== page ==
I’ve been teaching educational game design for a few semesters now as part of a module of a Creative Thinking and Problem Solving liberal arts course at my institution. I started out as a novice to the whole idea of game design, but I knew a lot about education. From teaching the course several times, I’ve learned a lot about how to teach it (and how not to), but I’ve also learned a lot from observing my students make mistakes when designing educational games. And, I make these mistakes sometimes when attempting to design a game. Each time something goes wrong, I reflect and adjust in order to do better next time. So, here are some mistakes to avoid:
- Choosing the form of your game before thinking of learning goals or audience.
Often, someone will focus on creating a board game, or card game, or Escape/Breakout game, without first asking oneself who the audience is and what the learning goals are. Sometimes, the learning goals will lead you to a completely different type of game. However, I am reminded of the importance of being flexible because “an idea might develop which does not meet the [initial learning] objective but is so valuable that it is worth changing the objectives to fit the idea.”
- Spending too long perfecting a prototype.
Prototypes are supposed to be simple, quick and dirty representations of what we want to achieve to help us test its main features in practice and improve upon them — not near-perfect drafts of our final product. The more time and effort you spend creating a prototype, the more likely you are to become attached to it and unwilling to change it. And, that defeats the purpose of prototyping
- Not play testing enough.
The more you play test, the more likely you are to find opportunities for improvement.
Not play testing with the right audience.
With educational games, I feel there are two audiences you need to play test with: the potential learners (to see if they actually learn from the game) and the experts on the educational material (to learn from them how the game could improve to meet those educational outcomes). Occasionally, the game designers are very close to being experts or learners themselves for their own game, but it’s still helpful to have others look in and provide suggestions. It is difficult to see gaps in something we have been working on for a long time. It is important to remember that learners telling you they had fun is not enough. You need to check if they actually learned something. And, that something should not be reciting facts from memory.
Not benefiting from play testing feedback.
Sometimes, game designers can be so fixated on a particular aspect of their game, they don’t respond well to feedback by play testers, saying that it isn’t working for them. Occasionally, game designers will stick too rigidly to an idea that doesn’t work for their purposes.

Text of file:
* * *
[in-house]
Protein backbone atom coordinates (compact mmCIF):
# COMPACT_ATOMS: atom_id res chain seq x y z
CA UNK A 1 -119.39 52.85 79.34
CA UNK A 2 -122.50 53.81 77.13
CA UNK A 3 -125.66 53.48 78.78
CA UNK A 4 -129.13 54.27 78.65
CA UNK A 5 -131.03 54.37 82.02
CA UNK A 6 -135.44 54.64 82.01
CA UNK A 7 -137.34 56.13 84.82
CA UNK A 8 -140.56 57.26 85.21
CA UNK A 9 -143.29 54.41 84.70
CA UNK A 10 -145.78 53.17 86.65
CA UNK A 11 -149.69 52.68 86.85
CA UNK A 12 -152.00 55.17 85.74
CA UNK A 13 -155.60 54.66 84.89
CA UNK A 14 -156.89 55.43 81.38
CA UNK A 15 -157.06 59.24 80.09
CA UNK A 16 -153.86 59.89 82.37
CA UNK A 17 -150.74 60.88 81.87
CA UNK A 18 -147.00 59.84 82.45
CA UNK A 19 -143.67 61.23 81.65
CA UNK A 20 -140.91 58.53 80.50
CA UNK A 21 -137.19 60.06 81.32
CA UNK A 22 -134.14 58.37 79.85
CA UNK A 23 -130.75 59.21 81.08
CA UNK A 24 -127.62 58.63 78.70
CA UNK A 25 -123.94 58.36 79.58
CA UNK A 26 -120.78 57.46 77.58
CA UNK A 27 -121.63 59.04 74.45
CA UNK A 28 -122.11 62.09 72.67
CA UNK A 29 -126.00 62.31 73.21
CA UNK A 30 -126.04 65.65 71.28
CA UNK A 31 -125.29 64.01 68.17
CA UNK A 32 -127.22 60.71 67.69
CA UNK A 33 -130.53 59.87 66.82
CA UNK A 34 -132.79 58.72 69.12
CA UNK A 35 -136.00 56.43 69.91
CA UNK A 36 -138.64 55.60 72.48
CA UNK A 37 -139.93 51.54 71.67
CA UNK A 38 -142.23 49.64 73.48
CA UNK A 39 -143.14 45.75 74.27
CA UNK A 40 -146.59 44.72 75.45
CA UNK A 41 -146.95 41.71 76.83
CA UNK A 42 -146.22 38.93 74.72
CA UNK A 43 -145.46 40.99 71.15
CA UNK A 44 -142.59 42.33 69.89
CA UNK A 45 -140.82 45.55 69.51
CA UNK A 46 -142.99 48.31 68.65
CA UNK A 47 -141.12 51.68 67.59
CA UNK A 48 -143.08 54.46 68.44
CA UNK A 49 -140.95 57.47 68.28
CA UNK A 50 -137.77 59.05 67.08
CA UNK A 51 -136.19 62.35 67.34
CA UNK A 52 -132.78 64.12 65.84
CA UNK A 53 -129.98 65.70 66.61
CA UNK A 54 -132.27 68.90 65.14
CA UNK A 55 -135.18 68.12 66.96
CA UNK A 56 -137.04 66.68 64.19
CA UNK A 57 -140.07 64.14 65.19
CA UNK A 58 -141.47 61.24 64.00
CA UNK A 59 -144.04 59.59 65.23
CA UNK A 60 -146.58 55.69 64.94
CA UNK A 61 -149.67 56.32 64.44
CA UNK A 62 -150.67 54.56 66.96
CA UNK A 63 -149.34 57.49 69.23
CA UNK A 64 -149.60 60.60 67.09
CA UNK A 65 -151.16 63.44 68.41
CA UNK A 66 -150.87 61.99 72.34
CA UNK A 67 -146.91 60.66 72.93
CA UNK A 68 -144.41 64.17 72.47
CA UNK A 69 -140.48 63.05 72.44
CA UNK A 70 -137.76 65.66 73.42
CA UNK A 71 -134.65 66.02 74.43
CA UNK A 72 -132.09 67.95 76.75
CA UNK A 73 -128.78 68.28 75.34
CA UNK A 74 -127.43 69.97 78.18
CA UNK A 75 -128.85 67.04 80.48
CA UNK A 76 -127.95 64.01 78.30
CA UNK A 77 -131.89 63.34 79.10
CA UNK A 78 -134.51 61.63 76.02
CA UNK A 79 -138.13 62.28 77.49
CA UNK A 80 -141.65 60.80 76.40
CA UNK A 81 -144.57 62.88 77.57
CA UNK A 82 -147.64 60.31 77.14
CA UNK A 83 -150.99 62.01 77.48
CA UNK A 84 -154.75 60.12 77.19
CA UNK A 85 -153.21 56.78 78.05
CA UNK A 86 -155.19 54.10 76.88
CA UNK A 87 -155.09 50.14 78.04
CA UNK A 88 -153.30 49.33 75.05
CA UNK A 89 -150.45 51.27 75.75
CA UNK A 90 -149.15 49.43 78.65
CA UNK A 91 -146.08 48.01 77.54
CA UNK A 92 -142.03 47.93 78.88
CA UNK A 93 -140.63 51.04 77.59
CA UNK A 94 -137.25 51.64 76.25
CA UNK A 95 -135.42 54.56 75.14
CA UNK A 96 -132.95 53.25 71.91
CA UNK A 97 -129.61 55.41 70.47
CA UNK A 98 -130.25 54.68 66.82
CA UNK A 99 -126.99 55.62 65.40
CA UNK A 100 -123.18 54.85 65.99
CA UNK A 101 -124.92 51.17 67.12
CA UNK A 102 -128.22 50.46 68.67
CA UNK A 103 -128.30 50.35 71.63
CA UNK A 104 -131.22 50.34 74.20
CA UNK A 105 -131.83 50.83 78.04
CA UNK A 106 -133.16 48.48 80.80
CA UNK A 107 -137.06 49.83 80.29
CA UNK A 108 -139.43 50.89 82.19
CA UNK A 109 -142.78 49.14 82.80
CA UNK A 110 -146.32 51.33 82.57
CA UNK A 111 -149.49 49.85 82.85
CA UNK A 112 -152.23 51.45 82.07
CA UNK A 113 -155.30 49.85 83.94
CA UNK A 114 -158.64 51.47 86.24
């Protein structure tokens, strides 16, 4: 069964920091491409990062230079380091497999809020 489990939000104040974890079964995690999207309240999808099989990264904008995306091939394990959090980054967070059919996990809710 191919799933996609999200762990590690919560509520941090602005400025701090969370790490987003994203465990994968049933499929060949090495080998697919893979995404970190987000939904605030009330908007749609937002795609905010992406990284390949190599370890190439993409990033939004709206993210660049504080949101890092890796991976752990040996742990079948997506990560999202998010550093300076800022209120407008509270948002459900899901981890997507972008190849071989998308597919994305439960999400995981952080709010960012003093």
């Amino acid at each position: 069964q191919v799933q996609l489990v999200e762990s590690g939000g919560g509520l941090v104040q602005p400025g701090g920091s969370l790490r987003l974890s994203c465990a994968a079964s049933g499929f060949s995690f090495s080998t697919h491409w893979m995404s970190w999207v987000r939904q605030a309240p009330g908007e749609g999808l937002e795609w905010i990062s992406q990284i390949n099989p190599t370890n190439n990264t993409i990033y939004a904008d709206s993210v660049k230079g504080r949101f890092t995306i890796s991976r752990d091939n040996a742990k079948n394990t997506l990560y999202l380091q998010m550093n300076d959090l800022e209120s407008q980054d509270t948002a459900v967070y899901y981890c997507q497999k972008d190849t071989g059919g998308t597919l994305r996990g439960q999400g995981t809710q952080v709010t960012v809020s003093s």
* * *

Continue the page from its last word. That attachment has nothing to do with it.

- Losing your best elements in iteration.
I have seen students take feedback to heart so much that they transform the game and while addressing its weaknesses, lose some of its best elements. It is important when play testing to seek both positive and negative feedback and to weigh these against your goals and the narrative you hoped would advance those goals
- Introducing random elements in the wrong situations.
As this article explains, game designers often incorporate dice and other elements that introduce chance when this has no value to the game. My feelings when playing some games are that, sometimes, you need to give players more agency, more decision-making power. Yes, you can use chance to create some restrictions and some surprises, but they need to fit the ethos of the game and be realistic within the narrative of the game.
- Introducing mechanics and dynamics that don’t fit the ethos of the game.
I once played a game that was meant to encourage volunteering, but which was competitive (complete opposite of the spirit of volunteering) and emphasized physical hand movement speed (completely unrelated to learning about volunteering). In the end, players learned nothing about volunteering whatsoever.
Games that become boring quickly. (See this link.)
A good learning game should be one that can engage learners to play it again. Because my students have only about a month to develop their games, some of them end up being fun to play once or twice but not more than that. However, there are a few I still play today. For example, one group of students designed a game where players create toys out of repurposed materials. The game is expandable (I just add my recycling into the basket) and reusable (I use it as a team building activity at work, I can create new toy ideas and reuse the materials created from past games). Other games that are reusable are ones that contain a large number of potential combinations (so, not a crime-solving game where there is only one possible solution, but more like a Cluedo or Mastermind type of game that allows different possible combinations each time, and where playing the game many times does not necessarily help you guess the answers the next time around).
But, I’m still not an expert, so I would love to hear from others who have more experience with educational game design to chime in! Please do so in the comments below.
Banner photo by John Lambert Pearson, shared under a Creative Commons (BY-ND) license